Life behind bars sculpts artist out of daily wage worker

Unknowingly I had bought it and after a brief use, I sold it to another person as I needed money for my wife’s third delivery.
N Rajkumar has designed and crafted ornamental decorative sculptures for several customers in Coimbatore
N Rajkumar has designed and crafted ornamental decorative sculptures for several customers in Coimbatore Photo | S Senbagapandiyan, EPS

COIMBATORE: A spark is what sets off a fire. N Rajkumar of Thimmampalayam near Karamadai realised he had a penchant for fine arts when he was cooling his heels in jail. Arrested in 2009 in a bike theft case, Rajkumar was imprisoned for four months. He started drawing pictures and illustrations on the prison walls to while away time. The incarceration made the daily wage labourer realise his talent in arts and start a new life.

“In October 2009, I was arrested in connection with a bike theft case by Katoor police. A bike which I had bought from another person was a stolen vehicle. Unknowingly I had bought it and after a brief use, I sold it to another person as I needed money for my wife’s third delivery.

A few days after I sold the bike, police arrested me suspecting that I was a bike lifter. I spent at least four months in the Coimbatore Central Prison. Though I spent days behind bars, somehow I impressed the prison authorities with my drawing skills,” Rajkumar told TNIE.

Investigation officer Srinivasalu, who came to know about his talent, suggested his name for drawing wall paintings across the city ahead of the World Classical Tamil Conference held in June 2010. By then, he was out on bail. After getting acquitted from the case in 2011, Rajkumar joined an advertising firm as an artist painting wall advertisements. And the rest is history.

Rajkumar turned a self-taught sculptor and has designed and crafted ornamental decorative sculptures for several customers in the city since then. “Drawing is my strength and I learnt 3D painting on wall paintings. One of my friends helped to get work at a leading construction firm in Coimbatore where I joined as helper to design murals and sculptures.

There I learnt carvings and sculptures using construction materials. I used to replicate different concepts in the sculptures, and the owner of the firm suggested I take a sub-contract. The firm is known for installing theme-based sculptures on their projects. So it gave me a strong platform for my work. I have a seven-member team and no one learnt it from professional courses, all are trained themselves through experience,” he said.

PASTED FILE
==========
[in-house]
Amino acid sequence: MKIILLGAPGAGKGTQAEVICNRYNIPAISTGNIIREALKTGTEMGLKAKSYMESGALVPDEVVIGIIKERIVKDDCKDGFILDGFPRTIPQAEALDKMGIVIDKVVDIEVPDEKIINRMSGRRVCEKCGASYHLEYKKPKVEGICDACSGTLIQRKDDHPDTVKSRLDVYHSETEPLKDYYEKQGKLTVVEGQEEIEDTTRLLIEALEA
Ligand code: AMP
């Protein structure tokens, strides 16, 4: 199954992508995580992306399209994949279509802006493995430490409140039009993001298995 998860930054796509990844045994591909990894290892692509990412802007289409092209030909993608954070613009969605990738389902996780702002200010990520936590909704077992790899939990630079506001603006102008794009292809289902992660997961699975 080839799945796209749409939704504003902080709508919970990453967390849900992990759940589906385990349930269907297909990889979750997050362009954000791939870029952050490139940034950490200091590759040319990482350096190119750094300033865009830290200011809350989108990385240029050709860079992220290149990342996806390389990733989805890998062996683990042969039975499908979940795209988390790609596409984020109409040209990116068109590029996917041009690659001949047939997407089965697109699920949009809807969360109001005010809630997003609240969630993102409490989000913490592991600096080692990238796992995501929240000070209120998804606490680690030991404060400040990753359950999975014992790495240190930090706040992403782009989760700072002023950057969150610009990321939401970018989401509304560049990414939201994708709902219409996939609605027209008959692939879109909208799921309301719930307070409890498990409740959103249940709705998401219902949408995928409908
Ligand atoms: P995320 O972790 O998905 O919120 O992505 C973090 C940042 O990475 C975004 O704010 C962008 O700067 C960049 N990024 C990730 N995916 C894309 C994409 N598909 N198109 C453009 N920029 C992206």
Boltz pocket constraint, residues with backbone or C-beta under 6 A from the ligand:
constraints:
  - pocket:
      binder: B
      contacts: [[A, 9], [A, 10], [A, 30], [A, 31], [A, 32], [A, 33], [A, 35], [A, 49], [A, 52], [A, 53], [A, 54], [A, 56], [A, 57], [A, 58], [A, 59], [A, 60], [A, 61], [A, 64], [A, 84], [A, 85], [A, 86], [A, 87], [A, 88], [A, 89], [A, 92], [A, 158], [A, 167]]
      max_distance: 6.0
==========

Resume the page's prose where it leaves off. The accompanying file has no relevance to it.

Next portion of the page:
Creativity and hard work have made Rajkumar a successful businessman and he owns the firm Art Cholas at Kavundampalayam. He has designed sculptures, front elevations, arches and fountains at commercial and residential locations in the Coimbatore district. The district administration has awarded the contract to design and instal two sculptures at the new entrance of the Collectorate.

“I submitted several few models and the officials chose two sculptures. One is a boy reading a book sitting on the books and a girl trying to fly which replicates the importance of education. Those who study well will reach great heights in life and education would open their mind like flying in air. The other sculpture is designed on the theme of protecting Mother Nature,” said Rajkumar.

Both sculptures measure around 16 metres in height and are made using concrete and steel. “Based on the assessment of my work, I got this opportunity to design creative sculptures and it would be an attractive place for visitors,” Rajkumar added. The sculptures weigh around 1.5 tonnes each. He has a team of seven artists working for him. It will take at least 20 days to complete a sculpture, he said.

Rajkumar said prison life, though it was for a short period, brought a changeover in his life. “If I had not been arrested, I would not have become a sculptor and continued as a daily wage labourer,” he said.

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